Purposes: 1. This seminar provides an overview of prominent theories of International Relations, including (neo-)realism, (neo-)liberalism and constructivism. 2. Students learn to apply theoretical frameworks to explain recent developments and processes in global politics and organisation.
Content: The course deals with a range of theories of International Relations, including (neo-)realism, (neo-)liberalism, constructivism and post-Marxism. Students will study and present work written in these theoretical traditions. The course focuses, for example, on the extent to which international organization can be seen as ‘democratic’ and assesses whether international institutions should be interpreted as independent actors, global ‘norm entrepreneurs’, or simply agents of member state preferences and power. By applying different theories of international relations to given developments and policy areas — such as the role of major powers in world politics, the significance of the United Nations in global governance or the impact of global economic and monetary institutions — students will learn to understand the ‘theoretical lenses’ with which such approaches aim to understand and interpret major developments in international relations. Contributions by students to the seminar are in the form of short assignments, presentations and a final research paper.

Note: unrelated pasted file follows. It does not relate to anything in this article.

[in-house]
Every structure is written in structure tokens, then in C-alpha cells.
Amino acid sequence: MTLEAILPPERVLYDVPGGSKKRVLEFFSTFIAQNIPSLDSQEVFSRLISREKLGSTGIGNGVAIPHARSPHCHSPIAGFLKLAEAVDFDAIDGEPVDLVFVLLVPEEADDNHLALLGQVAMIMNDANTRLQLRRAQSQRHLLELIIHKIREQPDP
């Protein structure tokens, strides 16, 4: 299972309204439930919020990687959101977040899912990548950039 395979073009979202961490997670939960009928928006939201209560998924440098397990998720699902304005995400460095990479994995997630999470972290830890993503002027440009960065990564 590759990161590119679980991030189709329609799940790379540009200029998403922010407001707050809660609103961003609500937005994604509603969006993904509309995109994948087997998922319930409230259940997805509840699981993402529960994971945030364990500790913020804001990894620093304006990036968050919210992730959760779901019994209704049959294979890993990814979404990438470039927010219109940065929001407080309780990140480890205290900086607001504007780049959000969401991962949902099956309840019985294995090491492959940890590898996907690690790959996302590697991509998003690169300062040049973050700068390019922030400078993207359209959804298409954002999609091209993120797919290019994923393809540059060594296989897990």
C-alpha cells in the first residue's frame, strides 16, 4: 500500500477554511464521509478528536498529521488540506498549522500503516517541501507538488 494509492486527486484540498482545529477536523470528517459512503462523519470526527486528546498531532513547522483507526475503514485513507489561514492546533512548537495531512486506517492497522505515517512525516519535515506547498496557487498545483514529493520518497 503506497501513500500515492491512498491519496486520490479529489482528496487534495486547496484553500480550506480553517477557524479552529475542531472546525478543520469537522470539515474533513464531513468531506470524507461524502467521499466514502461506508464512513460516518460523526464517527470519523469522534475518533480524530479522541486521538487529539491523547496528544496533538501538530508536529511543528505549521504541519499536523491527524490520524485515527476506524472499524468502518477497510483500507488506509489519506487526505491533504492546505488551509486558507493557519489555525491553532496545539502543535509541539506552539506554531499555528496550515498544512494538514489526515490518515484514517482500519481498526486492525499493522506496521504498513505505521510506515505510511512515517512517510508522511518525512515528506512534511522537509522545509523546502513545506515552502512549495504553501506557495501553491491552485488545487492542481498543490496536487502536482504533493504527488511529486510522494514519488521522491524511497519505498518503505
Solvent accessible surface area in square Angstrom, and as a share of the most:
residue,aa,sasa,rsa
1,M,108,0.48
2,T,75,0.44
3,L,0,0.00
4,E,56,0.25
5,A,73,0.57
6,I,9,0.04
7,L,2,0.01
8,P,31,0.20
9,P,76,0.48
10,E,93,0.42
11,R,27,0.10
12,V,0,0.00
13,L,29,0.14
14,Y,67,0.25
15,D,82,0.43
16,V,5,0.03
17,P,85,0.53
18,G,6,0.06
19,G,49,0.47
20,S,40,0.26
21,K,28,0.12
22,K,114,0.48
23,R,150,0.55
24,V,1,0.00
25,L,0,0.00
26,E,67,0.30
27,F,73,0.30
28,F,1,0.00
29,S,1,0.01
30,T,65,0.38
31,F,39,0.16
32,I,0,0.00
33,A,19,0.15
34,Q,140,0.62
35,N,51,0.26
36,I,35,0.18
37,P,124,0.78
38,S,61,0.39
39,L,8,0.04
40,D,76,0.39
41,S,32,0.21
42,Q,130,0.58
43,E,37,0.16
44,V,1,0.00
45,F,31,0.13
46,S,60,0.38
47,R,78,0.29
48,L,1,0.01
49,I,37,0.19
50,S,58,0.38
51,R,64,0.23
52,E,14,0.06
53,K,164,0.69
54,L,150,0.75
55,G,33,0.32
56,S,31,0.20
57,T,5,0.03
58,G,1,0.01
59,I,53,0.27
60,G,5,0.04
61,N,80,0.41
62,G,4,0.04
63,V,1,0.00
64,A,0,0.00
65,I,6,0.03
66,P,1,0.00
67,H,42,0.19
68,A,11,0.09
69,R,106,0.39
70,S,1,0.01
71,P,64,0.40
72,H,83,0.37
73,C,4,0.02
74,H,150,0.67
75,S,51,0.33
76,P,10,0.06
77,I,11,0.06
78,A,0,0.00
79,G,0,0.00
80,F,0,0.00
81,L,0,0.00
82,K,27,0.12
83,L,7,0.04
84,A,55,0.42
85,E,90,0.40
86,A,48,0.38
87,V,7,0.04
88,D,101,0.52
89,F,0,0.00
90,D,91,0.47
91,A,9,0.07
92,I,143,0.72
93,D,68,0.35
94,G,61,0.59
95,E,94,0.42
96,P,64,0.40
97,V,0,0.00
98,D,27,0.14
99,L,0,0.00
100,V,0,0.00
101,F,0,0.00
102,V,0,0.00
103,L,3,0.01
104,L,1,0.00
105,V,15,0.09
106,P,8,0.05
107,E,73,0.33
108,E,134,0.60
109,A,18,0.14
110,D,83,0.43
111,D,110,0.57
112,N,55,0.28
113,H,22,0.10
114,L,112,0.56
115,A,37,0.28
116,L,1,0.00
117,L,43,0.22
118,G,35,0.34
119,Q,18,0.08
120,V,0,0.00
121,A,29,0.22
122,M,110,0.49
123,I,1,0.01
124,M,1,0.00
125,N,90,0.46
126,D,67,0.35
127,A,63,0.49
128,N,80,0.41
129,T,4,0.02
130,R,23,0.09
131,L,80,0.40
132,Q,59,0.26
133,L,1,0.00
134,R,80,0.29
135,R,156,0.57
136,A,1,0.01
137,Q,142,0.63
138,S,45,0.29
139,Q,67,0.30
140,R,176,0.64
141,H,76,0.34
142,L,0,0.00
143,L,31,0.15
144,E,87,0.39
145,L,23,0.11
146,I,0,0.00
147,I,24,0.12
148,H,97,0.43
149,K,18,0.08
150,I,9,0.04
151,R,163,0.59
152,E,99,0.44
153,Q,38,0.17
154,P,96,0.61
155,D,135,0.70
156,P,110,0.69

Methods of Instruction
Lectures, presentations, discussion.
Approximately 2000 pages.
Short assignments, presentations, final paper.
Tuesday 3 September until 22 October, 11.00-13.00 hrs in 1A11 (except 10 September in 5A41 and 17 September in 5A23)
Thursday 5 September until 24 October, 11.00-13.00 hrs in 5A37 (no class on 3 October)